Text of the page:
Older Ethiopians; witnesses to a changing climate
November 24, 2009
As millions of people face hunger in Ethiopia due to the worst drought in a decade, HelpAge International is stepping up its emergency response program in the country.
Last week clouds gathered over the lowlands, but, according to HelpAge Ethiopia Country Director Alison Rusinow, the rains have come too late to bring much relief.
"Drought is nothing new to this part of Africa, but what is different according to many of the older people we have spoken to, is the frequency with which it hits. People experienced drought every ten years or so, but now it is almost constant. Older people may not be using the terminology, but many attribute the changing patterns to climate change.
"With drought now such a frequent occurrence, it is imperative to change the focus of development interventions to activities that accept drought and prevent it from causing the kind of hunger that is once again facing the people of Ethiopia. Help Age International is working with older people in drought affected communities to reduce the risks in the long term and ensure there is enough food at all times."
Six hundred and twenty kilometres south of Ethiopia's capital Addis Ababa, lies the small town of Dubluk. Local NGO Action for Development, with support from HelpAge International, has been running a water and sanitation project here since April 2009. It was at the recently built cattle troughs and the site of the new generator that we met Abdulla Alli, a 99 year-old mechanic.
When asked about the droughts Abdulla said, "The weather has changed completely. There used to be a lot more rain previously but now it is dry. I think the weather started changing about 30 years ago."
Wako Jaldesa, a 96 year-old pastoralist from Borena agreed that droughts were intensifying. In years gone by, Wako would cultivate a plot of land and grow maize, sorghum and haricot beans. "When the rains were good and predictable we could sell what we didn't need and use the money for essential items. Now, however, our yields have decreased and we can only harvest once a year if we are lucky".
Similarly after facing consecutive rainfall failures in 2007 and early parts of 2008, the 2009 Gu (July to September) rains havefailed in most parts of the south east of the country in the Somali region.
HelpAge International is responding to this situation through two projects funded by the German Foreign Ministry, through HelpAge Deutschland, and the UN Humanitarian Response Fund.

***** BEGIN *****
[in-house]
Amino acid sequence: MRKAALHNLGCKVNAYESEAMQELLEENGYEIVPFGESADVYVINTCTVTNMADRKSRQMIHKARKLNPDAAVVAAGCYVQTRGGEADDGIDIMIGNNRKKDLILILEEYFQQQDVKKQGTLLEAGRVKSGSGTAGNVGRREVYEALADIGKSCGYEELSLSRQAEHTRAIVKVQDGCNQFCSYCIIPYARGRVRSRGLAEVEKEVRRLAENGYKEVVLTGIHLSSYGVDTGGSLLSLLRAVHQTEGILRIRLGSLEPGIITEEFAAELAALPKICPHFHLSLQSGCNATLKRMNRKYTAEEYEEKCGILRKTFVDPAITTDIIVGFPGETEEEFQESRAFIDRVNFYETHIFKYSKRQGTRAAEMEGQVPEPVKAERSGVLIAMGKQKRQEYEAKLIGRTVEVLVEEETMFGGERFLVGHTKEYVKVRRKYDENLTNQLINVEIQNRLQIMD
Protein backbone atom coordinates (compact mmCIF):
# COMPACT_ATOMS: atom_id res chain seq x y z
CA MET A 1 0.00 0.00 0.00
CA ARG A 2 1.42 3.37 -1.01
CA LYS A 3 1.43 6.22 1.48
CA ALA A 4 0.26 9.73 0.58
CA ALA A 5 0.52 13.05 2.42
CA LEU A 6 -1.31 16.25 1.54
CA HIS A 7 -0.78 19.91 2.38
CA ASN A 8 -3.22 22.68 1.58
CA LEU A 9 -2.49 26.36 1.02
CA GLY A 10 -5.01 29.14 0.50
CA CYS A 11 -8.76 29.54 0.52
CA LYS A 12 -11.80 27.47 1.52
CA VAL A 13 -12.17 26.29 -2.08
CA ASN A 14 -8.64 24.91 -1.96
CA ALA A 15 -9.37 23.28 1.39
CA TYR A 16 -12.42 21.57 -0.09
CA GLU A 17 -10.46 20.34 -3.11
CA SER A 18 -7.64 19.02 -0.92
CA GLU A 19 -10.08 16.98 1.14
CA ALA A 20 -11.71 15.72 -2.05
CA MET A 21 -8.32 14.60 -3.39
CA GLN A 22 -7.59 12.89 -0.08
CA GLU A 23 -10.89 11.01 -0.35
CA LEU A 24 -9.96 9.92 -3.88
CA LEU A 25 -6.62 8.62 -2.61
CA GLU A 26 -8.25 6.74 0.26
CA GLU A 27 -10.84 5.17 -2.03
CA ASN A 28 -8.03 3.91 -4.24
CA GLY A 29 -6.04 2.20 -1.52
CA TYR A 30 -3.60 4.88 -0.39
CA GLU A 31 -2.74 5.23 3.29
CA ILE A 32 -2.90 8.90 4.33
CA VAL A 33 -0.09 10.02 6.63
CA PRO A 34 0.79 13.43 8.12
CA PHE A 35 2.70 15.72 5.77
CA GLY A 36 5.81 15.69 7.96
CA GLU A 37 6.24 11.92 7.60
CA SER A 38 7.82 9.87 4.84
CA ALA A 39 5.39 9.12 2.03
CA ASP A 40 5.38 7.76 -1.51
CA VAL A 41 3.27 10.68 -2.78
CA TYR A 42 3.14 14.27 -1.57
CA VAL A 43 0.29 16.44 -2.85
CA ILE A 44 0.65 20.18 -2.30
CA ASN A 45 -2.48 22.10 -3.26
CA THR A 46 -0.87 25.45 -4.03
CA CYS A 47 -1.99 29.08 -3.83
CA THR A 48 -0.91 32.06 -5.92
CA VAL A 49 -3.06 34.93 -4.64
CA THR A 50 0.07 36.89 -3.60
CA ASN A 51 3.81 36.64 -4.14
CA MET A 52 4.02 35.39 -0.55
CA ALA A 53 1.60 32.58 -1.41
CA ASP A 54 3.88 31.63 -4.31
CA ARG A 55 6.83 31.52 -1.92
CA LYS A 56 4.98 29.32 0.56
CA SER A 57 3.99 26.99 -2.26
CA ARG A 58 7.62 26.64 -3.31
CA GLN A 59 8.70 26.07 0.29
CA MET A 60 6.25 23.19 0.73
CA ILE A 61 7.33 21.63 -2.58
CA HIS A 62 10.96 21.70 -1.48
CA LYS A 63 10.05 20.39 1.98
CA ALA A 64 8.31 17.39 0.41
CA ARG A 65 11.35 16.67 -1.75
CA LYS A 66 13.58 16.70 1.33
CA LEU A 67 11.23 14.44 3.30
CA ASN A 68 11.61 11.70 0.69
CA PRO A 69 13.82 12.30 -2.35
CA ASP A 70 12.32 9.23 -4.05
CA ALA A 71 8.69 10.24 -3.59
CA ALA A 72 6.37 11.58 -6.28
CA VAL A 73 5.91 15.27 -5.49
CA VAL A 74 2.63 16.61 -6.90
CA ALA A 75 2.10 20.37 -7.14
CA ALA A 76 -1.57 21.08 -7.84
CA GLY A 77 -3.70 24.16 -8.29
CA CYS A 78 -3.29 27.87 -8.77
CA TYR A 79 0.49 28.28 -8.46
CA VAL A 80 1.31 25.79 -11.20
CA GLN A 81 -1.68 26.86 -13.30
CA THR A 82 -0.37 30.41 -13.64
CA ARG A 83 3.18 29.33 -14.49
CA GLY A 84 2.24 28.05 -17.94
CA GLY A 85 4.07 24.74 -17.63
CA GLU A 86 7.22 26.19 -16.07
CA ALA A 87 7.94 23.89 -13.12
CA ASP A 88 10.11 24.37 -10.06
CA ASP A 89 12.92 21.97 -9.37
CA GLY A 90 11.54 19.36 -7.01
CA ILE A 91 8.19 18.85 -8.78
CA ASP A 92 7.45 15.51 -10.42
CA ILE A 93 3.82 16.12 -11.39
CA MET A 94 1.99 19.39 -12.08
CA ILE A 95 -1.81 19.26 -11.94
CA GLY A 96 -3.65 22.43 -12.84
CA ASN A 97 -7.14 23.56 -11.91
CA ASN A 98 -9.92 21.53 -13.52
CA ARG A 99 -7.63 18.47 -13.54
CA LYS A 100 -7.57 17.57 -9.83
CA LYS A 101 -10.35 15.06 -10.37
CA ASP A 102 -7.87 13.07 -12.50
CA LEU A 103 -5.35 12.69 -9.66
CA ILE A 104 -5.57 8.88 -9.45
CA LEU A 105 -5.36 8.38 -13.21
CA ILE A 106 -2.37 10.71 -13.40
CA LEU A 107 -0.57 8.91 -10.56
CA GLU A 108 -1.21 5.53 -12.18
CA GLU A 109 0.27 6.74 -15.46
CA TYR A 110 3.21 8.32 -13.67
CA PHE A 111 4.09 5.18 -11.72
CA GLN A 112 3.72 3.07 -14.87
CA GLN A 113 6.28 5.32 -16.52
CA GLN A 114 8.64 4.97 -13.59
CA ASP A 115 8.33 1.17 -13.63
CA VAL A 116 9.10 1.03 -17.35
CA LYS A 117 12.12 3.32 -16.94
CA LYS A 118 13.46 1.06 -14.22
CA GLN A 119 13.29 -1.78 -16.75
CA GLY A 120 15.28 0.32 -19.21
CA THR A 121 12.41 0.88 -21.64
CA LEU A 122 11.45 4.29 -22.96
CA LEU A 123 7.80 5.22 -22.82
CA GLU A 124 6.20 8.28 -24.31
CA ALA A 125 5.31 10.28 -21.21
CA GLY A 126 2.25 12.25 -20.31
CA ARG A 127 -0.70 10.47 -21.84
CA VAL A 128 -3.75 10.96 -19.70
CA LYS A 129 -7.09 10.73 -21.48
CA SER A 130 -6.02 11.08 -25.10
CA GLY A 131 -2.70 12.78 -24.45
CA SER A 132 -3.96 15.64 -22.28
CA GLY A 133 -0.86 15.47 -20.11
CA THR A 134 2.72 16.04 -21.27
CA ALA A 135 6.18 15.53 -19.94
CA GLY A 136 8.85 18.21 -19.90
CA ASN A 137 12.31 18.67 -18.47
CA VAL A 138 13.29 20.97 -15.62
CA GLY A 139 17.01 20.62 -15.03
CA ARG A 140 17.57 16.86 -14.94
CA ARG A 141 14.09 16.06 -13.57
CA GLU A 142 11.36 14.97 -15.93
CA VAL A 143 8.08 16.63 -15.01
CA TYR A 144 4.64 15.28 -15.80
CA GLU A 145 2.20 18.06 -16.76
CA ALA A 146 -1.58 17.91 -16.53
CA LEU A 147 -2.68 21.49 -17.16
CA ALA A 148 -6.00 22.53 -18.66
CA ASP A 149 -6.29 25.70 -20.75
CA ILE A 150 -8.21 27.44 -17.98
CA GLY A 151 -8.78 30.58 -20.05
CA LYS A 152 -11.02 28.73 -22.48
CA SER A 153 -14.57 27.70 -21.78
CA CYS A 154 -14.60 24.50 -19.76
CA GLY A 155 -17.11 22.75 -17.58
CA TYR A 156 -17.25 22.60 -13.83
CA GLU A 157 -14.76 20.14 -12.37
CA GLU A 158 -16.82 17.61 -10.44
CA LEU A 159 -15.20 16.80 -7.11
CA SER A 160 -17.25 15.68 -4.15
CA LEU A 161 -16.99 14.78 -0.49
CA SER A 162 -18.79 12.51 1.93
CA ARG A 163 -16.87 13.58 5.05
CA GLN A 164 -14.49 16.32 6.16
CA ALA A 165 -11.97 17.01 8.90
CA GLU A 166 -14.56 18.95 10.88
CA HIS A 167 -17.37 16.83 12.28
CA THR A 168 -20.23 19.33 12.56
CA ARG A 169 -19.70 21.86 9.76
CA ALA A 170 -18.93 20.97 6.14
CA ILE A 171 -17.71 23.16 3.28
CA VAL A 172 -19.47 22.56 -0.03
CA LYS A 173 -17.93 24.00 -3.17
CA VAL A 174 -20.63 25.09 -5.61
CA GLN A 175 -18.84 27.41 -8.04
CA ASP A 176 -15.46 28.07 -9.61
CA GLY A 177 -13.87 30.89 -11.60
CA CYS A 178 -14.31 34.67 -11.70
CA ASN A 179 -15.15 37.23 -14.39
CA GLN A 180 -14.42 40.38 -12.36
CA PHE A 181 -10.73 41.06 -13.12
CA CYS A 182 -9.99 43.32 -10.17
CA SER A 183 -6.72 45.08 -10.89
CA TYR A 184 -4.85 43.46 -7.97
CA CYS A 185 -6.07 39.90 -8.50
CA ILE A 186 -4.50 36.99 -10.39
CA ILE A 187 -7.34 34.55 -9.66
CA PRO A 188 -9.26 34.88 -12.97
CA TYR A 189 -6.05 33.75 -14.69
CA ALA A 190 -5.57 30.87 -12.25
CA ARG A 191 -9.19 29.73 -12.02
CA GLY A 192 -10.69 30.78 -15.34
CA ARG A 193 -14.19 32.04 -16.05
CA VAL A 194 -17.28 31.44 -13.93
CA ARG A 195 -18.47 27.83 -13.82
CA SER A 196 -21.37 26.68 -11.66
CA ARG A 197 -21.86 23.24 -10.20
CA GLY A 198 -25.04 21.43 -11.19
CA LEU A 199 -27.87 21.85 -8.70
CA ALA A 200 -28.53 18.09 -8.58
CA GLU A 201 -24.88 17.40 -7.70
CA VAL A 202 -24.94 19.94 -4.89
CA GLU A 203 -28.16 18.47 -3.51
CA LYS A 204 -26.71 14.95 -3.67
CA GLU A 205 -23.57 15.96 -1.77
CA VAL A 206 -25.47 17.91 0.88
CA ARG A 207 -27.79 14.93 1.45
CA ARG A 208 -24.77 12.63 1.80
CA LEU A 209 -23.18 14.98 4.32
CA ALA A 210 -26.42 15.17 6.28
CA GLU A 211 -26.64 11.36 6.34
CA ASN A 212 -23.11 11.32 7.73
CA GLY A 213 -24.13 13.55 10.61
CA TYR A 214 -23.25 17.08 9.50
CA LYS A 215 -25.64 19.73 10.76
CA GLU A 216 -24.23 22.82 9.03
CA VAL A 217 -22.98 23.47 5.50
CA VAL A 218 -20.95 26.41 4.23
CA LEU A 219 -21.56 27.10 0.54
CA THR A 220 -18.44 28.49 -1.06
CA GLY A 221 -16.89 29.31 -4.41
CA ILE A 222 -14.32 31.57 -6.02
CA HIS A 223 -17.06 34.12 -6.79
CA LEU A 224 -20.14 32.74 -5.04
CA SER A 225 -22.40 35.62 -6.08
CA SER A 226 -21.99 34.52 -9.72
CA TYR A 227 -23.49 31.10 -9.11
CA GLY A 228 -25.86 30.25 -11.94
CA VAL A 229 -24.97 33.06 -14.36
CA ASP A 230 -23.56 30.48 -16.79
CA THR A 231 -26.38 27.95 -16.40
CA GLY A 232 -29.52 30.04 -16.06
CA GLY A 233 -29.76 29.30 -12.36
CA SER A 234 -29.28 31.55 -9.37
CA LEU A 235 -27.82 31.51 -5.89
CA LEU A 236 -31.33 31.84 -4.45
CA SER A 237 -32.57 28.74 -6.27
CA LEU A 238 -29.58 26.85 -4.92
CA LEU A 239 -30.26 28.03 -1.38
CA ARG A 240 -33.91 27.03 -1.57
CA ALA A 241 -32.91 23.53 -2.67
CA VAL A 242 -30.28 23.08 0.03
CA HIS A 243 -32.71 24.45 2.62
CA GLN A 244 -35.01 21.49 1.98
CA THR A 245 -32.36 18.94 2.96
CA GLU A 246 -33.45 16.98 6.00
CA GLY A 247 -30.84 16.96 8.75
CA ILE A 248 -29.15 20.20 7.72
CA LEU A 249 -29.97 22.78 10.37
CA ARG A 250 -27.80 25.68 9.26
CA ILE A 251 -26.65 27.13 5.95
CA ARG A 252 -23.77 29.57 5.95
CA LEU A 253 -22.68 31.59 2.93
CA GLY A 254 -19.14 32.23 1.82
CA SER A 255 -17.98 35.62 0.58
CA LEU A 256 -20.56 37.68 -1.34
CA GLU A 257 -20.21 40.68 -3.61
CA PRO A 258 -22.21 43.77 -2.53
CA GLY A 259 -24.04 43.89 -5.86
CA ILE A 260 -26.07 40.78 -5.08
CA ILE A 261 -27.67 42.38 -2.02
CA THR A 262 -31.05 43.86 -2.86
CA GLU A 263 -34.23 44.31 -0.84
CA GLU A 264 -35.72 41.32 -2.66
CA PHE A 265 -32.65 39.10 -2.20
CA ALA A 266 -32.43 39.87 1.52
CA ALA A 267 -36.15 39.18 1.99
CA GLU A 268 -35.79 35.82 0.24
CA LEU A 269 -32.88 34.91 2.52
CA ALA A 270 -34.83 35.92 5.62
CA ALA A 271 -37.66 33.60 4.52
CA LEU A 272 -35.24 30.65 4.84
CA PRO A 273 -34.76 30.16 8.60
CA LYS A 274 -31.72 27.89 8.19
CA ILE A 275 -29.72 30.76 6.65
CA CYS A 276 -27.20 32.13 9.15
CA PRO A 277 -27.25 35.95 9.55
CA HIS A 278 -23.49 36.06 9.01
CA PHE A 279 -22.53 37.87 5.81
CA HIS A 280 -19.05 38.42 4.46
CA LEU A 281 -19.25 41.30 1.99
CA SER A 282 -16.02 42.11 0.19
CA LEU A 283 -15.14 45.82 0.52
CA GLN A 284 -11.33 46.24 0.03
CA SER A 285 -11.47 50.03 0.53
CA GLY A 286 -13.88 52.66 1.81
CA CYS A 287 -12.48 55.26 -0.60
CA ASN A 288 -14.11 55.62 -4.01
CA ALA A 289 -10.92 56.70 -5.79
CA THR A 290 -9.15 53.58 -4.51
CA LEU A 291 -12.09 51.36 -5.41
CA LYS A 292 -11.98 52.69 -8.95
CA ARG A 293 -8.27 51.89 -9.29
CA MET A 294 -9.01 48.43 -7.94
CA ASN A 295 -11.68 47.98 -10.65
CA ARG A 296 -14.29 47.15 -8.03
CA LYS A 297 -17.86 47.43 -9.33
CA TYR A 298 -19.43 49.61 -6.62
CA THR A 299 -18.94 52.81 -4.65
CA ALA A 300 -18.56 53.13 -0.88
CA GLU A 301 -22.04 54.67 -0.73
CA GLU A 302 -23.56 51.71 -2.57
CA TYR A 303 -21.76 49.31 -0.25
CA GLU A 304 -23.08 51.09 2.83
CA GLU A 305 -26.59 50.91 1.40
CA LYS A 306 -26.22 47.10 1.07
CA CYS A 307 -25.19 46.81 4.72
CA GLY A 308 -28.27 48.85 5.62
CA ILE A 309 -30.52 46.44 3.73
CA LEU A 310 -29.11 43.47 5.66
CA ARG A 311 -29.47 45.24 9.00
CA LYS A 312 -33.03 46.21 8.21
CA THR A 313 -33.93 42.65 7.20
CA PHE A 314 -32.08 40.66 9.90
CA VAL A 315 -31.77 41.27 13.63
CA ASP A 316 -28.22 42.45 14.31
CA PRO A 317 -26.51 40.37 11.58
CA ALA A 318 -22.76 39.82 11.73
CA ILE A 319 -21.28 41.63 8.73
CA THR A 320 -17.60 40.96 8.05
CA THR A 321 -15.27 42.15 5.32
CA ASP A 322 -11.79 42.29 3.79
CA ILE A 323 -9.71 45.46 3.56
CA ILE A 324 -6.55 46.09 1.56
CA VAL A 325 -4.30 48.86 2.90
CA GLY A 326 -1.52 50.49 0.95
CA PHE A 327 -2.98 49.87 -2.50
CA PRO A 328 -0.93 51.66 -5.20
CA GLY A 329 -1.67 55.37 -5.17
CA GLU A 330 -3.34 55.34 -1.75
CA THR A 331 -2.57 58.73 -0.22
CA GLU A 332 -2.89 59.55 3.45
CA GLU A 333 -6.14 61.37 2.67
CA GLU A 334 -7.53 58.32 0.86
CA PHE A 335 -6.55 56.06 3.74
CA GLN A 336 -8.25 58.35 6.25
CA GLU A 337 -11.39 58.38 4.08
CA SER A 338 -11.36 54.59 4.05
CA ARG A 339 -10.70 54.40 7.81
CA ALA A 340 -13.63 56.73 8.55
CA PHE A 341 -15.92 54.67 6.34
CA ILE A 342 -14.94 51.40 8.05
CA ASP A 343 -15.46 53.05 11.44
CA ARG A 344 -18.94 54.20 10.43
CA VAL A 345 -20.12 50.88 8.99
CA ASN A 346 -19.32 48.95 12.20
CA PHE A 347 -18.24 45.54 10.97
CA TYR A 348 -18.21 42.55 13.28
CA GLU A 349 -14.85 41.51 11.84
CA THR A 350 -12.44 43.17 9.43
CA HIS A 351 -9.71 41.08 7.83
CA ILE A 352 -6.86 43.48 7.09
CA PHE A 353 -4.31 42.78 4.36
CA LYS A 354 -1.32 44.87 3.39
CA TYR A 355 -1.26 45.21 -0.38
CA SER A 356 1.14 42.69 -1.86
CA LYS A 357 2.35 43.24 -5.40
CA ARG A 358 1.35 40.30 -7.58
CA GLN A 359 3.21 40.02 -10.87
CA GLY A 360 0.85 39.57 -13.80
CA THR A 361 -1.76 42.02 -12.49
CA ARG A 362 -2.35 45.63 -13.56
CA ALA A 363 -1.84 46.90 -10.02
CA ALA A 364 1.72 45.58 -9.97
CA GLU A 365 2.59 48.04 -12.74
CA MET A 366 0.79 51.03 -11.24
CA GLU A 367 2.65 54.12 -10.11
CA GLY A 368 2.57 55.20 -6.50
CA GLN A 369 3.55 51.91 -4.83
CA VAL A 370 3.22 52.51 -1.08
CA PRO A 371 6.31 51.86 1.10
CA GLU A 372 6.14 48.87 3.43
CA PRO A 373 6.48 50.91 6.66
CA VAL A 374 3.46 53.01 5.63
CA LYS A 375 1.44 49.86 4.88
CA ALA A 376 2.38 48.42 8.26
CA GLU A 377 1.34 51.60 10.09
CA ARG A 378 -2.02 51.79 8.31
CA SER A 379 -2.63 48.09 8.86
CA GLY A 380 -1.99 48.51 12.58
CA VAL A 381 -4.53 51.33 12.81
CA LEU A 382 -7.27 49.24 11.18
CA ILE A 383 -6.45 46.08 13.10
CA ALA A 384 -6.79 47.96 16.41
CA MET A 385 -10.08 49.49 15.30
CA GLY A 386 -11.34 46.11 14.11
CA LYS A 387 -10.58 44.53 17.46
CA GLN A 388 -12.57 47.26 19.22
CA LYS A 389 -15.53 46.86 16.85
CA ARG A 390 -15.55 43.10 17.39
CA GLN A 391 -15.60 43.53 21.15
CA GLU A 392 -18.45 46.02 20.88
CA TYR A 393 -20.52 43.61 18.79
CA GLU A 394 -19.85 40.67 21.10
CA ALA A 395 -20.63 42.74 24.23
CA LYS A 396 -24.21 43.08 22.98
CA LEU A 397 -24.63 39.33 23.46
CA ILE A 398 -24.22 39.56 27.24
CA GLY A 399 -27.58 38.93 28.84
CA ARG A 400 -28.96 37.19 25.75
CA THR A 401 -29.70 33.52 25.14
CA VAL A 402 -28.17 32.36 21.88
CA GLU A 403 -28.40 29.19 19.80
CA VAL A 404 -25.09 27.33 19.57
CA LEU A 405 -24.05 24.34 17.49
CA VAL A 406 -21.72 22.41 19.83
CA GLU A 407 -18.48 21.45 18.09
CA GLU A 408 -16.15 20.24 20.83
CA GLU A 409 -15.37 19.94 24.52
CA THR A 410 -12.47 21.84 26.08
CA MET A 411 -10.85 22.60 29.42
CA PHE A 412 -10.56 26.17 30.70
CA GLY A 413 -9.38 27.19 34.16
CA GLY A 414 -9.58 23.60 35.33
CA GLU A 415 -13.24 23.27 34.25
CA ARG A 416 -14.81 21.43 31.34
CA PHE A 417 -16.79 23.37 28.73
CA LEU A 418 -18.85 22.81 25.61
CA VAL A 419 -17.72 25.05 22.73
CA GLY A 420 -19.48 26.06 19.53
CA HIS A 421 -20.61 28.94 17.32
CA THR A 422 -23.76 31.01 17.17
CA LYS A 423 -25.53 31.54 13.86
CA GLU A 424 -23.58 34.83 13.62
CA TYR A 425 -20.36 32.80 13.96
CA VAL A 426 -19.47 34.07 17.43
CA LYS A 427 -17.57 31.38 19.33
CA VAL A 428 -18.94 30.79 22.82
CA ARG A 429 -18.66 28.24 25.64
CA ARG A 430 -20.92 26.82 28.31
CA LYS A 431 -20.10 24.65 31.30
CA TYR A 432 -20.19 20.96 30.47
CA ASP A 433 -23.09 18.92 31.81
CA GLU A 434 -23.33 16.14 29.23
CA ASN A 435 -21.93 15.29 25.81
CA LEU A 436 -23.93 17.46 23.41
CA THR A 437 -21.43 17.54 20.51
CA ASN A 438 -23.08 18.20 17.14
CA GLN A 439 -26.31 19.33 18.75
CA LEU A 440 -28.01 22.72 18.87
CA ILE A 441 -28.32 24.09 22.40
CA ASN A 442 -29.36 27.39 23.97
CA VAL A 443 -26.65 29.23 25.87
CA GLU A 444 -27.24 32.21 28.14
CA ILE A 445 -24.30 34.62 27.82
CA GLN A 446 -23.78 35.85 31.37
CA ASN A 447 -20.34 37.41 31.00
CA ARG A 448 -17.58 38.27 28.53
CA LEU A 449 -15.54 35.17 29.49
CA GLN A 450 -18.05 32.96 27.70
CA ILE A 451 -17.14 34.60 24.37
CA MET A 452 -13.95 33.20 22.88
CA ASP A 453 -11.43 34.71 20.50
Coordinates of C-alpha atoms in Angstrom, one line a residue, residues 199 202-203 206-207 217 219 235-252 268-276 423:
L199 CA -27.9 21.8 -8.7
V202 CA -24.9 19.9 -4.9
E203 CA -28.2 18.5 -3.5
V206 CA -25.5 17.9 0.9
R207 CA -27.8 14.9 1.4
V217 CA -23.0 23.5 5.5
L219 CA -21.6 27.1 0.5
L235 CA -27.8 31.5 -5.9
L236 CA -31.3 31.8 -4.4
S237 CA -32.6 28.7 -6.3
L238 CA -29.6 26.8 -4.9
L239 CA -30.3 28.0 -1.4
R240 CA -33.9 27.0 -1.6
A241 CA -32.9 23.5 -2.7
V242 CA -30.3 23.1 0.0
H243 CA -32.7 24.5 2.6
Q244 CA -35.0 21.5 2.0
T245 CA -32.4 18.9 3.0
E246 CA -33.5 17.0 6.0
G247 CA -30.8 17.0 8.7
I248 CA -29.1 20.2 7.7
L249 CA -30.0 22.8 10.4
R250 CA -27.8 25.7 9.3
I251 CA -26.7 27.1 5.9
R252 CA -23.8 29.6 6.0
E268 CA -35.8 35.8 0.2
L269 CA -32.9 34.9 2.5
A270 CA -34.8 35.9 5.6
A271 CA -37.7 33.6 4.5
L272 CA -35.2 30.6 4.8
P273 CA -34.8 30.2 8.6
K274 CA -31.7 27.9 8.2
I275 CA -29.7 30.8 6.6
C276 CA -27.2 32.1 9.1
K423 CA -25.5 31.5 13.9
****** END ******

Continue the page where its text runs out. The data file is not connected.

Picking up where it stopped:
In Borena zone, HelpAge is supporting an emergency programme targeting 15,000 people and 30,000 livestock in drought- affected pastoral communities. This project finishes in December, but HelpAge is now appealing for help to fund plans for more projects with the same communities. The new project aims to ensure that the water resources which have been created are used to develop new ways of growing food and feeding animals. This would mean that future droughts to not lead to hunger in the area.
In Shinille zone, the overall goal of the project is provision of life saving water and sanitation services to enable 60,000 vulnerable, drought affected pastoralist older people, their families and communities to better manage drought. It will also include the provision of non-food emergency items (water containers, and sanitation and hygiene items) for over 18,000 people.
As Lencho Deda, 72 years old, points out:
"There is no difference between us and our animals, so we all drink from the same pond. Even though the water looks muddy, we are happy. Our work is hard but the cattle don't know that I am an old man. We work hard until we die."
In total, these projects will benefit 75,000 people and 230,000 livestock affected by water shortages.
Notes to Editors
HelpAge International is a global network of organisations helping older people claim their rights, challenge discrimination and overcome poverty, so that they can lead dignified, secure, active and healthy lives. www.helpage.org.
Recent photographs of our programme in Ethiopia with case studies of the older people quoted in the above article can be found at http://www.flickr.com/photos/agehelps/sets/72157622861101530/